The Culprit Behind Throat Cancer Trend

The Culprit Behind Throat Cancer Trend



Despite the​ active campaign on cancer prevention, the​ incidence of​ throat cancers in​ the​ United States has not dropped in​ recent years. in​ fact, the​ statistics are even rising in​ some areas, as​ opposed to​ the​ downward trend in​ other head and​ neck cancers that are usually associated with smoking and​ drinking alcohol.
It is​ being investigated if​ infections with the​ sexually transmitted human papilloma virus (HPV) could be the​ real cause. HPV is​ a​ virus that causes infections such as​ genital warts and​ most cervical cancers. Recently, researchers have found that the​ transmission of​ HPV through oral sex is​ a​ potential cause of​ throat cancer.
Early findings emphasize the​ importance of​ research directed at​ establishing if​ the​ newly available HPV vaccine is​ effective in​ males. This vaccine is​ considered to​ be almost 100% effective in​ preventing cervical infections. Thus, the​ medical community and​ vaccine industry is​ encouraged to​ study its role in​ preventing oral cancer.
At present, tobacco use and​ drinking alcohol are ranked as​ the​ biggest risk factors for​ head and​ neck cancers. According to​ the​ American Cancer Society, about 90% of​ patients with these sickness either smoke or​ chew tobacco, or​ have done so in​ the​ past, and​ up to​ 80% of​ oral cancer patients also drink a​ lot of​ alcohol.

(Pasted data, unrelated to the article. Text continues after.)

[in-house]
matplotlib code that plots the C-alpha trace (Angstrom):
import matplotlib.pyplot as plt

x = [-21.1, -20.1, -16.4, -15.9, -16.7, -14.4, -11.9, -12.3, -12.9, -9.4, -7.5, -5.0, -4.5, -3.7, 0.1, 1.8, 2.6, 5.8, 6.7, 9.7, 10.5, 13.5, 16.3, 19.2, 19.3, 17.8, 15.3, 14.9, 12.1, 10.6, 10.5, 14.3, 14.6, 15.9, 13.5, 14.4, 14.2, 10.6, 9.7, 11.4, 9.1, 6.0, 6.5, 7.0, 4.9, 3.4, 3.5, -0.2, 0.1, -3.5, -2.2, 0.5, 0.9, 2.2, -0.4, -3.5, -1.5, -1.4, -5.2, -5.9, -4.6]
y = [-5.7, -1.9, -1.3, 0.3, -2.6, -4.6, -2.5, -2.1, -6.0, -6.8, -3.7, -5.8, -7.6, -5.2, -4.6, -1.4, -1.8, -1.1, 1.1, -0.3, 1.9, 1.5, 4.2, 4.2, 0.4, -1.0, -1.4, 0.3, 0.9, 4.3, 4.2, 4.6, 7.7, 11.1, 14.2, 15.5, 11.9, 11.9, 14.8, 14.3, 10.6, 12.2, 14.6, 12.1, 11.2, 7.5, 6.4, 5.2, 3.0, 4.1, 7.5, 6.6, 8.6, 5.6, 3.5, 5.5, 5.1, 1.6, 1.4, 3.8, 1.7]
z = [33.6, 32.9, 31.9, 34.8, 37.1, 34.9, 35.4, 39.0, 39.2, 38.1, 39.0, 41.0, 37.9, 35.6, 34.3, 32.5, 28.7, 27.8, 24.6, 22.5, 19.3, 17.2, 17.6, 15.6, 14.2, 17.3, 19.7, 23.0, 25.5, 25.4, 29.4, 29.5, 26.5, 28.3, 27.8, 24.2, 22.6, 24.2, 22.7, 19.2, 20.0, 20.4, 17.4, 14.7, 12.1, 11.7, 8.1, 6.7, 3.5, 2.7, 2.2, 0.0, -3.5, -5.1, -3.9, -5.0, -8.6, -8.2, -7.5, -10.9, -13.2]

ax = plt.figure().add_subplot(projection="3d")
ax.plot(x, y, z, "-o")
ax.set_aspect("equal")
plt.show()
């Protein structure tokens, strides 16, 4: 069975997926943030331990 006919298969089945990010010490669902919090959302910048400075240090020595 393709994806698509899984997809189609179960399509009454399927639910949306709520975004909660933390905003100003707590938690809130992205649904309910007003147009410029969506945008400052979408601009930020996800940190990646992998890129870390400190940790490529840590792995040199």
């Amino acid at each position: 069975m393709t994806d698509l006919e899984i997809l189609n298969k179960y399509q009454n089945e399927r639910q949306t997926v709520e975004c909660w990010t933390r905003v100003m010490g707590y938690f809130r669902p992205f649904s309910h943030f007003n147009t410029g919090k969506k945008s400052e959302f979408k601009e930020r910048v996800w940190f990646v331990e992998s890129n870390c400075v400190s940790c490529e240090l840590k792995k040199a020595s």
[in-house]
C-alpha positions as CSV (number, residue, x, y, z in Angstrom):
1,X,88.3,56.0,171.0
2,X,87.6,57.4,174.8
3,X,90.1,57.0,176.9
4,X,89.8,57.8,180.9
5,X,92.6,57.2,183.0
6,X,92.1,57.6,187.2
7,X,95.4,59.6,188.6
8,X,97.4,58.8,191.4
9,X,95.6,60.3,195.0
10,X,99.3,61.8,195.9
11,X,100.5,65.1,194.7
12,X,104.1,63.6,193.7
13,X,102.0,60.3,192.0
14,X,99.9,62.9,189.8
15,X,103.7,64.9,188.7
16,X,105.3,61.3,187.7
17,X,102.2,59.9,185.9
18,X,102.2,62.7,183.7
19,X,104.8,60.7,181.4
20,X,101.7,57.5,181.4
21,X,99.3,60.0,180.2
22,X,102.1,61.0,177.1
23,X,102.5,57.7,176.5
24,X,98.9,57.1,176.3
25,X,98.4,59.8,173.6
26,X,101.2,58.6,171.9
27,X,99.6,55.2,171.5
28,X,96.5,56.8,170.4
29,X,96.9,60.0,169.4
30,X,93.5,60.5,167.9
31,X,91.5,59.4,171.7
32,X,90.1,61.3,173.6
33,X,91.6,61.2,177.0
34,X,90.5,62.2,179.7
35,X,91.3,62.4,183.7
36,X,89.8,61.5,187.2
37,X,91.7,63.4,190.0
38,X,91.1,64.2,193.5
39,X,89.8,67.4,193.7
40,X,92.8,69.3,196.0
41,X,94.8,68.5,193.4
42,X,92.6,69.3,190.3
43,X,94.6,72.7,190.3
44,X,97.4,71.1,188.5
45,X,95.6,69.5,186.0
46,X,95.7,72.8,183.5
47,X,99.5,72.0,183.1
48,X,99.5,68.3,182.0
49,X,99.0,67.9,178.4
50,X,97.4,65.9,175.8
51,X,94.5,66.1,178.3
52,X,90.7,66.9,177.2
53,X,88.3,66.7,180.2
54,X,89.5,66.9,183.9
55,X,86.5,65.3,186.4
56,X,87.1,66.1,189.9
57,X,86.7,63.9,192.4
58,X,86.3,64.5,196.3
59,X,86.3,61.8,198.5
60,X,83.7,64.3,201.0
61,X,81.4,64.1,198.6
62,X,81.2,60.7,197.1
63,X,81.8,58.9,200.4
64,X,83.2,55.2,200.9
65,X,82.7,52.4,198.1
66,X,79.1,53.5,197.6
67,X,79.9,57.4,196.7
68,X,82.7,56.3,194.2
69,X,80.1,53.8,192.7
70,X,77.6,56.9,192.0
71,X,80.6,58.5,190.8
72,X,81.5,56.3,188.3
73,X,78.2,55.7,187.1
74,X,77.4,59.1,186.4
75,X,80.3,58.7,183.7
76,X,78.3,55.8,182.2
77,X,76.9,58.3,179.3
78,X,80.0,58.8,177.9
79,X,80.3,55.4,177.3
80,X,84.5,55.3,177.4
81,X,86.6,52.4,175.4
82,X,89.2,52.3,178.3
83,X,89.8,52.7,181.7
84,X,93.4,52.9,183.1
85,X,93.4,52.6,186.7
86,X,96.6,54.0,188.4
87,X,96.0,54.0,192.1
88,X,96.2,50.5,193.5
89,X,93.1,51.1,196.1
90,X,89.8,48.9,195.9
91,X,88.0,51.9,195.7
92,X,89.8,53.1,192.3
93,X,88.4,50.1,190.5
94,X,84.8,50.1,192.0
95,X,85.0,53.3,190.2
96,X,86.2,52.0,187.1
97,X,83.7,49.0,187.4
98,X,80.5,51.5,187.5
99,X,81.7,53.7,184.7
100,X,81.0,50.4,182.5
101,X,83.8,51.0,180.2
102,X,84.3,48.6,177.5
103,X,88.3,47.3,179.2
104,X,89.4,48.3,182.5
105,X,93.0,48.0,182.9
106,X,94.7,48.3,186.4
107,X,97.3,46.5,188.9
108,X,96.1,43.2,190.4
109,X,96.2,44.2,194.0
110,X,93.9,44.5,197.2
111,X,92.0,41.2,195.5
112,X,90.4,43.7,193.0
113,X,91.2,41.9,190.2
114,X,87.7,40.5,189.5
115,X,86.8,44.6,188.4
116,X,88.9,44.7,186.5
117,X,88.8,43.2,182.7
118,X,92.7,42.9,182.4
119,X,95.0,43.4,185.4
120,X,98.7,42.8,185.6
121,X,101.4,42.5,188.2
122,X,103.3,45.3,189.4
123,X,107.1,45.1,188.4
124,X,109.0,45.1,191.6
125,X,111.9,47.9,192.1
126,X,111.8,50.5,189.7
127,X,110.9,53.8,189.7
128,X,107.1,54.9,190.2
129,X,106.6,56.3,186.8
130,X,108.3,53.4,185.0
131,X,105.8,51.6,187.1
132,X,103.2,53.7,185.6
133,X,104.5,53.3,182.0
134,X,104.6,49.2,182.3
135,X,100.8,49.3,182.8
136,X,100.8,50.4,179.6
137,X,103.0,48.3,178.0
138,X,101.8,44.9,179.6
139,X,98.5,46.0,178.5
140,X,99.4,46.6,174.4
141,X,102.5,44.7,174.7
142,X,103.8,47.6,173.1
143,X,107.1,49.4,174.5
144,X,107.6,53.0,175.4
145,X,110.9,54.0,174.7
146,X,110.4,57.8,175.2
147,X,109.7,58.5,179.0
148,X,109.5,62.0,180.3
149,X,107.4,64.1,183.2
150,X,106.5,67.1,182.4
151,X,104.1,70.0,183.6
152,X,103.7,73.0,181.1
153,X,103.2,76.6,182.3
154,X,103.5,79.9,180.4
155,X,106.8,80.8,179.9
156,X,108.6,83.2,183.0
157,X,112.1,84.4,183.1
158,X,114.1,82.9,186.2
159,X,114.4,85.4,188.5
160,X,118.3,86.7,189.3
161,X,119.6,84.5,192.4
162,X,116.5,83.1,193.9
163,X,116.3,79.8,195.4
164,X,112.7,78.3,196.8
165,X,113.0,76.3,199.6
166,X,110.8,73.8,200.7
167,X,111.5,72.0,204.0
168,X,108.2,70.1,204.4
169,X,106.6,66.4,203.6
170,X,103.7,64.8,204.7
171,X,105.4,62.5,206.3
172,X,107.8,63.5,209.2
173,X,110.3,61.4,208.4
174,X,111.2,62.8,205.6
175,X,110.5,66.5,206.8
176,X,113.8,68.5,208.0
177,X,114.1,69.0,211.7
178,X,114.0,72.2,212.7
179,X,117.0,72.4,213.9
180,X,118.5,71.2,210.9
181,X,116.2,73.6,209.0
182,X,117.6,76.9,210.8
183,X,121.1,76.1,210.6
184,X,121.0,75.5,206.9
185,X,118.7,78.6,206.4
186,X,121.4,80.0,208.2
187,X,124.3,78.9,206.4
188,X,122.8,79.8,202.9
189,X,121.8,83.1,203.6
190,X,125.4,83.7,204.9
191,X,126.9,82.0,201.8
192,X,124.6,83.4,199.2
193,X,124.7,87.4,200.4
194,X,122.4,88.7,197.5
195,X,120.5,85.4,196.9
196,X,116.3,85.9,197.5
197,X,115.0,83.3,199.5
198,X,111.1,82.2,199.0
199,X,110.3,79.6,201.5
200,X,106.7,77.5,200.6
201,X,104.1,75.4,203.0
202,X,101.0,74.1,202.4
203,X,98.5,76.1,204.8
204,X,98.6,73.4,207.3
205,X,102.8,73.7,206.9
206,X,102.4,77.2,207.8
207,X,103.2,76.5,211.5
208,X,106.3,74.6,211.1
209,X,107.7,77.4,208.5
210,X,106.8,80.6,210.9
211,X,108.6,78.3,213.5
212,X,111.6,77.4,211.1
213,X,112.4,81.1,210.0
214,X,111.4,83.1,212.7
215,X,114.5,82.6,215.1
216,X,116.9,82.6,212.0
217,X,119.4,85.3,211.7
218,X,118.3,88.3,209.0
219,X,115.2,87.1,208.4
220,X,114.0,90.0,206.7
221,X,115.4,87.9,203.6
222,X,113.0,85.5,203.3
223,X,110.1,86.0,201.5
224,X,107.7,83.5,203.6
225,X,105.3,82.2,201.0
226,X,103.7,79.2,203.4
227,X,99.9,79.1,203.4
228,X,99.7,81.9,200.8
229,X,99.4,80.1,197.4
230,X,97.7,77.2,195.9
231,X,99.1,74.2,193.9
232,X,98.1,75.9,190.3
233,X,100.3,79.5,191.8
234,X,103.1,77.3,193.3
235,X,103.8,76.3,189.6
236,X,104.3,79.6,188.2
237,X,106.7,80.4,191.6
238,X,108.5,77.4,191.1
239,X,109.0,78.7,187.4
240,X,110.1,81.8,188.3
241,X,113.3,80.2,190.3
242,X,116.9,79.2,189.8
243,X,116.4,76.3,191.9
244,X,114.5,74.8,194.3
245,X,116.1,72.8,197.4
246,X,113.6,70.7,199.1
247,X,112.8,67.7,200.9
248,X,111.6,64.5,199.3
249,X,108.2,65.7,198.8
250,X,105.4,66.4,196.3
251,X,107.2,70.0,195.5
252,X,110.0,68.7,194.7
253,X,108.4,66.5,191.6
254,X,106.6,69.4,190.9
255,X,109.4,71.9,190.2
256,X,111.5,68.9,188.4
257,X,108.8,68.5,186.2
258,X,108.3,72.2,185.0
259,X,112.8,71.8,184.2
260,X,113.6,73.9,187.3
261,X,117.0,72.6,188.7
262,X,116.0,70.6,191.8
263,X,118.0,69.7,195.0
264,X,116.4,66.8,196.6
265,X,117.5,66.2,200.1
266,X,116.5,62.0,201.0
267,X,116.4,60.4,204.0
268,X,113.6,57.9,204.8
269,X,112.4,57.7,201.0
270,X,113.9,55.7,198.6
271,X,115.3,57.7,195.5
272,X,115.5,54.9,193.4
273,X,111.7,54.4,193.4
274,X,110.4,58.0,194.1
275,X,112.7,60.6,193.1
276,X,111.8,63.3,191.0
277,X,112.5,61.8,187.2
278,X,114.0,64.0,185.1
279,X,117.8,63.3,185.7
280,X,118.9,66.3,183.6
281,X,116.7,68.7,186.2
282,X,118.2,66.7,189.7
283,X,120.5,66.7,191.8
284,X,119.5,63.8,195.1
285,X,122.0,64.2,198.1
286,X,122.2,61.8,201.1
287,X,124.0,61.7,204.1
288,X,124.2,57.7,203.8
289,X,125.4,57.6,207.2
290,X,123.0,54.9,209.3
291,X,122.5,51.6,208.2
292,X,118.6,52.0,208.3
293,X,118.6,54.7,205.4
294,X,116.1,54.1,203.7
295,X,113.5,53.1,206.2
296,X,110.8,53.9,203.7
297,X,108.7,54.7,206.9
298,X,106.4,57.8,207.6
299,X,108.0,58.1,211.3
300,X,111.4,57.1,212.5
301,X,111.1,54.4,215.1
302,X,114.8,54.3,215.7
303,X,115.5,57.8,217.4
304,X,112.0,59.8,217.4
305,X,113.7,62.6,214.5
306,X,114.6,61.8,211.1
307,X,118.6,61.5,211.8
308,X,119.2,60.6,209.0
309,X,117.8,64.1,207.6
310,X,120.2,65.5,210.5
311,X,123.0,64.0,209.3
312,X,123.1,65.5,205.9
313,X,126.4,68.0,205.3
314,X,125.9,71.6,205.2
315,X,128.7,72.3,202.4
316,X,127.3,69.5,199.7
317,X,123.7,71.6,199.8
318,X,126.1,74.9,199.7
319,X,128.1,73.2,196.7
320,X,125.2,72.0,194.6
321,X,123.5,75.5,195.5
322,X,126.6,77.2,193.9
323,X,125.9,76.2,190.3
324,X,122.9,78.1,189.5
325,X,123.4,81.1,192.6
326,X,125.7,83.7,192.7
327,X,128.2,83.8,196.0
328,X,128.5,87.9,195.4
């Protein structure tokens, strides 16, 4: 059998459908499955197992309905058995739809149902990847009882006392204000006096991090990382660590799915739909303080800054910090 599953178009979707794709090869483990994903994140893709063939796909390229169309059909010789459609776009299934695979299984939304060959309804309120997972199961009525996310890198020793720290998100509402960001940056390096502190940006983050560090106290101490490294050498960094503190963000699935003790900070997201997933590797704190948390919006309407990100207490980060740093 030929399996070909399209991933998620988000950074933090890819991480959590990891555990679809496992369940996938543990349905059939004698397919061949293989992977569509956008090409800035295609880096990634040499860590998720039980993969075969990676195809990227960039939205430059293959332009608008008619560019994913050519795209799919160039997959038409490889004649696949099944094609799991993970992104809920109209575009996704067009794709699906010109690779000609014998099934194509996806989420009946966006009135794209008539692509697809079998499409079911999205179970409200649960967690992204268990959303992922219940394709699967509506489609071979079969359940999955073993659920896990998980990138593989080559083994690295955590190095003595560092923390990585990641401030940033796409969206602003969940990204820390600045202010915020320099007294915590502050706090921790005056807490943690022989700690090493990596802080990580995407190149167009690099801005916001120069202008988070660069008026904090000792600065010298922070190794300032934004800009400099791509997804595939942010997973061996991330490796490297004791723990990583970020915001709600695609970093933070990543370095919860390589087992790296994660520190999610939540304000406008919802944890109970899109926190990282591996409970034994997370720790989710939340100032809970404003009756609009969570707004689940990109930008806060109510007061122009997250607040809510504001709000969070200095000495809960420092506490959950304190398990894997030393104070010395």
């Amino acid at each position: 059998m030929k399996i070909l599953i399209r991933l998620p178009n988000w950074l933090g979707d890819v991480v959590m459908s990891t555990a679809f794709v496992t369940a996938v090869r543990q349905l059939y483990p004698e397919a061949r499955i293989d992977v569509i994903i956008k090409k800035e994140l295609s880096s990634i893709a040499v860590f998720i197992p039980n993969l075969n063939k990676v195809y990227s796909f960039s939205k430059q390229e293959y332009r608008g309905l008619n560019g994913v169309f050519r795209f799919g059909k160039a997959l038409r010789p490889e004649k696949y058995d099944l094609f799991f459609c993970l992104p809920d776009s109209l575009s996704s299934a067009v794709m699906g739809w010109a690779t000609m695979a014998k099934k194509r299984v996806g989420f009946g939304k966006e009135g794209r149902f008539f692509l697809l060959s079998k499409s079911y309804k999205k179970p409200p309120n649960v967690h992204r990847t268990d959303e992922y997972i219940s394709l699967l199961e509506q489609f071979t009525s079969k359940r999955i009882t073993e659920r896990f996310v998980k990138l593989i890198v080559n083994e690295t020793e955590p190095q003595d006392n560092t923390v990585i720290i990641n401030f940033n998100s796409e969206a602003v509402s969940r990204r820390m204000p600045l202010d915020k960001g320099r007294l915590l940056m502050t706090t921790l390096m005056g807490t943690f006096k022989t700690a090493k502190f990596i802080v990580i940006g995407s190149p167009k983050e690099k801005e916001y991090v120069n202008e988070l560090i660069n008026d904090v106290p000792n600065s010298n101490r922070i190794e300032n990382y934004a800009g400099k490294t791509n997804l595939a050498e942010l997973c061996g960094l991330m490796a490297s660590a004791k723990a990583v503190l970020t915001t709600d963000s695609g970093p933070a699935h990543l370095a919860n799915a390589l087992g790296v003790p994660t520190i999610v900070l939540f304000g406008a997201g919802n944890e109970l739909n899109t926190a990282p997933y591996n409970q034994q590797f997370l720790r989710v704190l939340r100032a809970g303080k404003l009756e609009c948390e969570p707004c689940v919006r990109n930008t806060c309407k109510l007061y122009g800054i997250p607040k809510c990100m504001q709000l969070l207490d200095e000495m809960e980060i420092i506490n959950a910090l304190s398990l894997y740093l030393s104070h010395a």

The newly published analysis of​ head and​ neck cancer trends in​ the​ U.S. showed that the​ decline in​ smoking has led to​ a​ decline in​ most head and​ neck cancers over the​ past two decades. However, throat cancer remains to​ be the​ main exception to​ this trend. This is​ more specifically defined as​ cancer of​ the​ oropharynx, which includes the​ tonsils, base of​ the​ tongue and​ soft palate, and​ side and​ back of​ the​ throat.
Although these cancers are rare, their incidence has remained steady, overall, while tongue cancer rates among young adults have increased. They conclude that this is​ likely due to​ HPV infections, which could be spread through oral sex.
Over the​ last five years, 35% of​ the​ throat cancer patients treated at​ M.D. Anderson Cancer Center had no history of​ smoking and​ that close to​ 90% of​ patients who had never smoked showed evidence of​ oral infections with HPV.
The current policy in​ the​ U.S. is​ to​ recommend HPV vaccine only to​ young girls aged 11 to​ 12 years old, and​ for​ women up to​ age 26 who have not received it​ yet. Researchers concluded that vaccinating only females against HPV could result in​ a​ missed opportunity to​ prevent throat cancers. However, in​ countries like Australia and​ Mexico, the​ HPV vaccine is​ being offered even to​ males, though there is​ still no clinical proof to​ show that HPV infections in​ men lead to​ throat cancer. Studies are now under way to​ find out if​ the​ vaccine can protect boys against genital HPV infections.
“The HPV vaccine could be a​ very effective protection against cervical cancer, and​ there is​ a​ good chance that it​ will reduce the​ incidence of​ other types of​ HPV-promoted cancers as​ well,” said Debbie Saslow, PhD, of​ the​ American Cancer Society. “But we have no data to​ confirm that, and​ we won’t have any in​ the​ near future.”




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